On September 25 in San Francisco, the Bitcoin scaling conference, “Satoshi’s Vision: Bitcoin Development & Scaling Conference,” will try to solve a long-term problem faced by Bitcoin enthusiasts: how to alter allow the protocol to handle higher transaction volumes.
Also Read: “The Scaling Bitcoin Workshop Hong Kong Wrap-Up“
Another Attempt to End the Block Size Debate
Bitcoin Blocks are limited to 1MB in size, which has led a vocal contingent of the bitcoin community to call for a hard fork to modify the block size.
Numerous projects have appeared to offer new solutions. Bitcoin-XT represented the first such project, quickly followed by Bitcoin Classic and Bitcoin Unlimited, as well as Bitcoin Core’s SegWit. Most of these projects support a change to a certain megabyte (MB) size per block. A recent suggestion appearing on Bitcoin social media includes calls for a flexible transaction size.
All these ideas and more will be on display September 25 in San Francisco.
The event is a single-day where Bitcoin developers, researchers and industry leaders discuss how to make Bitcoin a peer-to-peer electronic cash system “for the world’s seven billion people”, and will be held at St. Francis Hotel in Union Square.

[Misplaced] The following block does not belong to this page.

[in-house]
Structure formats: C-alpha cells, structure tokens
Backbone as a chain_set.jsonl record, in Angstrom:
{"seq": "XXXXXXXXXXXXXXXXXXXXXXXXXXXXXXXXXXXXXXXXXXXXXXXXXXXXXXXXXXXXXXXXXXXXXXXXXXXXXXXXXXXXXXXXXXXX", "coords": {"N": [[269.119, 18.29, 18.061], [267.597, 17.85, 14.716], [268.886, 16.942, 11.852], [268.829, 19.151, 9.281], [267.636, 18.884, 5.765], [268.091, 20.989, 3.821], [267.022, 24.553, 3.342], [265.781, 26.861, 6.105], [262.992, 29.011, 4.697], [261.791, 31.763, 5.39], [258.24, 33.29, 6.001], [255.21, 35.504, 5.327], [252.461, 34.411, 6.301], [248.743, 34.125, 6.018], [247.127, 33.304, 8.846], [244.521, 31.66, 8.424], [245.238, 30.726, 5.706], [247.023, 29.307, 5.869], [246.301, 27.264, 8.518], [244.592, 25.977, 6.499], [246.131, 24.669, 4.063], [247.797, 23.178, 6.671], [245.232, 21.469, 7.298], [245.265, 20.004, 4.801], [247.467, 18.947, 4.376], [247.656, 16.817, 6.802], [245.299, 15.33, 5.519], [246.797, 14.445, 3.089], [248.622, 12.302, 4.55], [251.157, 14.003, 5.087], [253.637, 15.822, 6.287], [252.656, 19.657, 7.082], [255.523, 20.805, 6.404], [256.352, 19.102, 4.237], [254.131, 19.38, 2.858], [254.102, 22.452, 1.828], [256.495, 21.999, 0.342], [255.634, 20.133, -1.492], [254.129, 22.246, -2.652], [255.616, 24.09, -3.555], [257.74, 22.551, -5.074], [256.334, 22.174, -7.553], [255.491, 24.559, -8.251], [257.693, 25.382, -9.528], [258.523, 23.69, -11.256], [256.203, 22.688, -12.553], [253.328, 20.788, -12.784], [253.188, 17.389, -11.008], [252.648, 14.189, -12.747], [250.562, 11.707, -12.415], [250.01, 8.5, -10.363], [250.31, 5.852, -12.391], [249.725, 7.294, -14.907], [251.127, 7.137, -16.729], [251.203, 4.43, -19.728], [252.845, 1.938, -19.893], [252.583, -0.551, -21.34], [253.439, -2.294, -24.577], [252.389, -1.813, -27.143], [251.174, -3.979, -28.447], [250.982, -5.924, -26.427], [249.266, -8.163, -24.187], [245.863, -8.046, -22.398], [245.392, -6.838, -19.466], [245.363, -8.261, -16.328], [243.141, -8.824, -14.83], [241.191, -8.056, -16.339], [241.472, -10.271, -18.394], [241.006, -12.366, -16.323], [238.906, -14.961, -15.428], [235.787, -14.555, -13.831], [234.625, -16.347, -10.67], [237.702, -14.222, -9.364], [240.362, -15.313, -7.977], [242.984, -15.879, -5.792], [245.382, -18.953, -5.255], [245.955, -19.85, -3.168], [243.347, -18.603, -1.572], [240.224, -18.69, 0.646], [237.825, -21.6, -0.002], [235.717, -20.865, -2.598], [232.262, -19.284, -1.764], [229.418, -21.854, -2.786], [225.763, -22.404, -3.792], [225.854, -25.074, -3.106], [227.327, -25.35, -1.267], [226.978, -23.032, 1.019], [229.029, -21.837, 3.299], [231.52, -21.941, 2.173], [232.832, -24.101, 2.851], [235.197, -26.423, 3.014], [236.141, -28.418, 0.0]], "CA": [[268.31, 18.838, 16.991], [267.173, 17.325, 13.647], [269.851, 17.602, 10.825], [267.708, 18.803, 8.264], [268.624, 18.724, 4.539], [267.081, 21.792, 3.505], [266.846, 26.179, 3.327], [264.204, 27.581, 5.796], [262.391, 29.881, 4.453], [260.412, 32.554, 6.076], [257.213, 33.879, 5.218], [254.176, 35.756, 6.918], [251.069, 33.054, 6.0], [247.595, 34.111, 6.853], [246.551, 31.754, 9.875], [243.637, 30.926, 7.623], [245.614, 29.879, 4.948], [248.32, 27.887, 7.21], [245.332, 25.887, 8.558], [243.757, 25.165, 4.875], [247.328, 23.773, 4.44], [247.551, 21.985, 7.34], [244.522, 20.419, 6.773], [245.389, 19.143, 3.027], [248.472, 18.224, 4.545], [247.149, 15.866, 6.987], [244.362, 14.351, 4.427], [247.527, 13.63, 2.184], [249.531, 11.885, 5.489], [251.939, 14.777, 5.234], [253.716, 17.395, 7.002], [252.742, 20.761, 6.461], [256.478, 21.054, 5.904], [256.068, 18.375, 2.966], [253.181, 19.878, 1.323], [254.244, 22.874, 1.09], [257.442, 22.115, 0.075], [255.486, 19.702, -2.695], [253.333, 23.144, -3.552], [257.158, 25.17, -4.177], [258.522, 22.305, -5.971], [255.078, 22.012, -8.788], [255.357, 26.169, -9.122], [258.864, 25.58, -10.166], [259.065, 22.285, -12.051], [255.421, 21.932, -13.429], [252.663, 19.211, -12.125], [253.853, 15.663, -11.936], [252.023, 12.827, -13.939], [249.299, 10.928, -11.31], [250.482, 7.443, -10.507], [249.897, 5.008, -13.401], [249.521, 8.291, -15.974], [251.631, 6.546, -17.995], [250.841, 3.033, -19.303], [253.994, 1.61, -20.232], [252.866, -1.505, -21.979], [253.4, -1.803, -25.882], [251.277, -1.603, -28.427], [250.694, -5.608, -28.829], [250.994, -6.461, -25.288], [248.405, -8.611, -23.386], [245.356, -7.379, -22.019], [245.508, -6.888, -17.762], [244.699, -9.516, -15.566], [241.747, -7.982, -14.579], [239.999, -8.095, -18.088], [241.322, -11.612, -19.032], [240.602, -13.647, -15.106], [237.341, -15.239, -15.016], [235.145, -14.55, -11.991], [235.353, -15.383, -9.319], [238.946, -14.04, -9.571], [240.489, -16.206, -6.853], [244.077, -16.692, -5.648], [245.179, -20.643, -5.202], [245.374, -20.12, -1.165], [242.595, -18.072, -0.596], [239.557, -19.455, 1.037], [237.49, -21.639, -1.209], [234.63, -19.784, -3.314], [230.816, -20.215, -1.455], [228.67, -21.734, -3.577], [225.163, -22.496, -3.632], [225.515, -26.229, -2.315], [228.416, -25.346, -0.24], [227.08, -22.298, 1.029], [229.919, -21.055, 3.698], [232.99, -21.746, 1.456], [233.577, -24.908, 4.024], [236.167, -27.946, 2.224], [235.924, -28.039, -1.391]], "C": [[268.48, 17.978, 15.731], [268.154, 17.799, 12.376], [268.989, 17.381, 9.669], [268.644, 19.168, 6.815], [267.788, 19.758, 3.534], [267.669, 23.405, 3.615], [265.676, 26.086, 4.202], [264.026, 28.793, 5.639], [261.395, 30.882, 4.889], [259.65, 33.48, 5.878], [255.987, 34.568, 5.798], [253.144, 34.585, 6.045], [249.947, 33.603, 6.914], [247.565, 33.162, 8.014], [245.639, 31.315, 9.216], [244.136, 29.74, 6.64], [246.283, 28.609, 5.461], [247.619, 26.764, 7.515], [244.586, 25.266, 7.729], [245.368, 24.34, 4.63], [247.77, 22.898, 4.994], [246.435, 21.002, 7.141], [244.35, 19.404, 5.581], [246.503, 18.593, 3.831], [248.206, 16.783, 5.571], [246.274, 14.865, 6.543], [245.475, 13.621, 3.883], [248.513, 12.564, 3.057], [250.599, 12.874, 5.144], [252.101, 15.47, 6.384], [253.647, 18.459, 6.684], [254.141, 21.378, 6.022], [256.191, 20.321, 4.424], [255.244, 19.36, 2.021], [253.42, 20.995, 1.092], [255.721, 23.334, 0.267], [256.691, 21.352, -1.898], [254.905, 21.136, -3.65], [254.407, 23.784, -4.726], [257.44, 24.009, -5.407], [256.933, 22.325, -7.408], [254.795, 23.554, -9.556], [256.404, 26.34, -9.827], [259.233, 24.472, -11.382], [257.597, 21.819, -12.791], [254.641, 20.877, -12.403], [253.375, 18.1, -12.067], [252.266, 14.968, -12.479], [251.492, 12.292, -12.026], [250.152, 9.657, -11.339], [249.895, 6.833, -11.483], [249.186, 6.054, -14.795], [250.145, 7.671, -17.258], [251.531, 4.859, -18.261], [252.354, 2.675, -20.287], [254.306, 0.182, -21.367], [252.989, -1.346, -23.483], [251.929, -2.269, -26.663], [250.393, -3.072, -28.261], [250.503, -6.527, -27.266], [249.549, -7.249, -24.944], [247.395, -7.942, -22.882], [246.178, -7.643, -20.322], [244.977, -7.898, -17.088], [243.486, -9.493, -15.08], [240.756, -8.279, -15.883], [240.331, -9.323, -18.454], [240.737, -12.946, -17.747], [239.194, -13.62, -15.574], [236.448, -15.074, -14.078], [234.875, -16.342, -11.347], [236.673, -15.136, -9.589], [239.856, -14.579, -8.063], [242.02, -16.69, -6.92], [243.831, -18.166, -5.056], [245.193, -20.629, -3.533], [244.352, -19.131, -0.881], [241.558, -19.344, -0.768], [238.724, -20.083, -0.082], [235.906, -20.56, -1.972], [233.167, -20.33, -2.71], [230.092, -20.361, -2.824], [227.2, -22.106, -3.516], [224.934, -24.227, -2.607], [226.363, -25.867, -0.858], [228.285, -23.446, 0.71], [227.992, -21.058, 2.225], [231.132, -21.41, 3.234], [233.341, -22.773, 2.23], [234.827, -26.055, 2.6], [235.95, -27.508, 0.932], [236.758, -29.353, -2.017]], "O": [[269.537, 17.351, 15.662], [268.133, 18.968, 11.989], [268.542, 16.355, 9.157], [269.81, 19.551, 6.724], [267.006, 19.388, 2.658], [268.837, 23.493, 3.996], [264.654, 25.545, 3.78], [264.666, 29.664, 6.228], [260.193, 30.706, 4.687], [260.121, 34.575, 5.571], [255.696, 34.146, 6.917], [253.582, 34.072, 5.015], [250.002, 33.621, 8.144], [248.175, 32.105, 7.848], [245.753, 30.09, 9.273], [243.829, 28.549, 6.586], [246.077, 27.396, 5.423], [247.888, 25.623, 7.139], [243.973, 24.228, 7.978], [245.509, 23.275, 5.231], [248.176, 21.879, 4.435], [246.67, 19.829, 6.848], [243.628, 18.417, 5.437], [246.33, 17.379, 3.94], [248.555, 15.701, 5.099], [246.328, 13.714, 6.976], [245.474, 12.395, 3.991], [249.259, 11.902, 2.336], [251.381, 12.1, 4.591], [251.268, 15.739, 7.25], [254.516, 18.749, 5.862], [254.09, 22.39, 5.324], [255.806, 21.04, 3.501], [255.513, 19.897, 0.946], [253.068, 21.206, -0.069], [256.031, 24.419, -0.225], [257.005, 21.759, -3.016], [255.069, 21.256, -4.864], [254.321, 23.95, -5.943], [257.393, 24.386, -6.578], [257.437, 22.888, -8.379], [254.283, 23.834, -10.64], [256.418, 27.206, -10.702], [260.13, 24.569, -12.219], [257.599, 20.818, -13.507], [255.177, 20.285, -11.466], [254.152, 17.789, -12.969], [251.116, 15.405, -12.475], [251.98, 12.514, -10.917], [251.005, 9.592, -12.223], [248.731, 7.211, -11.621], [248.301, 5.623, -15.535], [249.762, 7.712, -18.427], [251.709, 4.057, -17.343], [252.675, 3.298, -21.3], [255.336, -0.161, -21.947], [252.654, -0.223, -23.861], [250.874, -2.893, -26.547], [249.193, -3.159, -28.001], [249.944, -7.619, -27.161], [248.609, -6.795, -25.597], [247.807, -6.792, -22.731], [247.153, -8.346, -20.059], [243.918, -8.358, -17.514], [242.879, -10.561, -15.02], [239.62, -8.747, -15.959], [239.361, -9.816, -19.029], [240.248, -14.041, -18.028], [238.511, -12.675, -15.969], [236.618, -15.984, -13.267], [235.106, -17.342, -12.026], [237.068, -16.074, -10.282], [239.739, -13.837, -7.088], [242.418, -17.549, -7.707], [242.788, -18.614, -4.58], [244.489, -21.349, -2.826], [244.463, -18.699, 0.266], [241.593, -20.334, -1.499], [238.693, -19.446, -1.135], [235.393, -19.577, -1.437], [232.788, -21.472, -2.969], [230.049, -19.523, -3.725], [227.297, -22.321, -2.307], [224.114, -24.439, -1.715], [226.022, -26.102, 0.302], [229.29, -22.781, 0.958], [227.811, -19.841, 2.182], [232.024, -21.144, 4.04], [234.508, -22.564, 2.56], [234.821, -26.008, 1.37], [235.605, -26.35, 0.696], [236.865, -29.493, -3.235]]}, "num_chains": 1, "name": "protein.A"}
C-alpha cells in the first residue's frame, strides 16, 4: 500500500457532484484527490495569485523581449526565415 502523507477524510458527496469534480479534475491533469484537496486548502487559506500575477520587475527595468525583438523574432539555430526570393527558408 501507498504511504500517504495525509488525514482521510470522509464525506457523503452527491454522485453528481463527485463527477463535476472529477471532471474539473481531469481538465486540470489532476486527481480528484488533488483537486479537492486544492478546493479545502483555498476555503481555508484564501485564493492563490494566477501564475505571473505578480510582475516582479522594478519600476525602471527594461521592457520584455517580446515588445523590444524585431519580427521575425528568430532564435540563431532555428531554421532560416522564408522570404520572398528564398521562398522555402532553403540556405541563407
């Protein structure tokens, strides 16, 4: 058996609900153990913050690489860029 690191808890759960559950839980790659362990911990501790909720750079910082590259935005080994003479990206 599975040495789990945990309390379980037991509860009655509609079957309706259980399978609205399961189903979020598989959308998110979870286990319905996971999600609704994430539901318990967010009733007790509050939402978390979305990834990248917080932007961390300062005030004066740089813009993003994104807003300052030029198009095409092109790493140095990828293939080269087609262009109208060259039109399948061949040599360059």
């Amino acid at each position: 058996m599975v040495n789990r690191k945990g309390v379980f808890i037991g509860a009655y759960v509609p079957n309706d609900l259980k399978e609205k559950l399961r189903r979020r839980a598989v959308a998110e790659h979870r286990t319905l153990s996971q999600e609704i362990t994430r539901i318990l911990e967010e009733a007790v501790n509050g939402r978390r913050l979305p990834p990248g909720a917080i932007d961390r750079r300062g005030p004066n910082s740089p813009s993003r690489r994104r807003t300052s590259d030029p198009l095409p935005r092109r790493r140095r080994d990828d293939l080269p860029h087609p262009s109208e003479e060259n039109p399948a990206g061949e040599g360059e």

It will analyze scaling solutions developed in the past year amid Bitcoin’s highly publicized block size debate. The goal is to increase the load of transactional demand the Bitcoin network can handle.
In the afternoon, the gathering will look at longer-term scaling initiatives for Bitcoin’s first billion users.
Looking for Real Solutions
Lectures will be short, most limited to 10-minute talks with an extensive Q&A period. Discussion topics will include China, hard forks, emergent consensus and market forces.
The audience will be encouraged to interact throughout much of the conference. At the end of the day, a reception at a popular eatery will be held for attendees.
The conference is offered to a limited number of attendees, yet tickets can be purchased on this form. In announcing the conference, organizers thanked the Bitcoin Unlimited Community Organization, which introduced a client that allows nodes to choose their own block size, for generous donations to make the event possible.
While the Bitcoin network can only handle seven or fewer transactions per second, it cannot compete with the world’s centralized payment networks. Transaction confirmation times of 10 minutes can reach an hour or more when demand is heavy.
Many are working on various solutions to increase Bitcoin’s scale, though the community is struggling to agree on the best one.
Will this conference mark the end of the block size debate? Let us know in the comments below.
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